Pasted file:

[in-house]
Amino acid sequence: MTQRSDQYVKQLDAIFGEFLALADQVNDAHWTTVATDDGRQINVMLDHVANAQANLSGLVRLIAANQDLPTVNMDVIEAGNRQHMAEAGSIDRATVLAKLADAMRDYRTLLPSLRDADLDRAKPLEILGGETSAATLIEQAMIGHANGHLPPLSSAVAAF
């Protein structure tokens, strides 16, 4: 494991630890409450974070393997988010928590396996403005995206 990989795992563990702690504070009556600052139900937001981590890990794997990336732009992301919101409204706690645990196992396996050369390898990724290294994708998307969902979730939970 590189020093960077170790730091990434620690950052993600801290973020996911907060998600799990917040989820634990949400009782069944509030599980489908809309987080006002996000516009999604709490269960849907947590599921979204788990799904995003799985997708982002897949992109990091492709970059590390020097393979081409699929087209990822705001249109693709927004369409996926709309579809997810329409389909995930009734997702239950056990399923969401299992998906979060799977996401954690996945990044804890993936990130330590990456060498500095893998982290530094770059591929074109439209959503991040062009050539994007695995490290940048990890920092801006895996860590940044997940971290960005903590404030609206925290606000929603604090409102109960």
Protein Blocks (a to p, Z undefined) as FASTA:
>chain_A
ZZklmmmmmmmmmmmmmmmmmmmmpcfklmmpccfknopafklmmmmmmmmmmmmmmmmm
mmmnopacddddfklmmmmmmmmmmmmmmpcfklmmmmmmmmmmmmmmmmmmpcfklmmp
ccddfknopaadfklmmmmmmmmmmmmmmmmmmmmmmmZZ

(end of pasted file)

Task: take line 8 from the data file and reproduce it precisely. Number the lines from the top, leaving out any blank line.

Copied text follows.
ccddfknopaadfklmmmmmmmmmmmmmmmmmmmmmmmZZ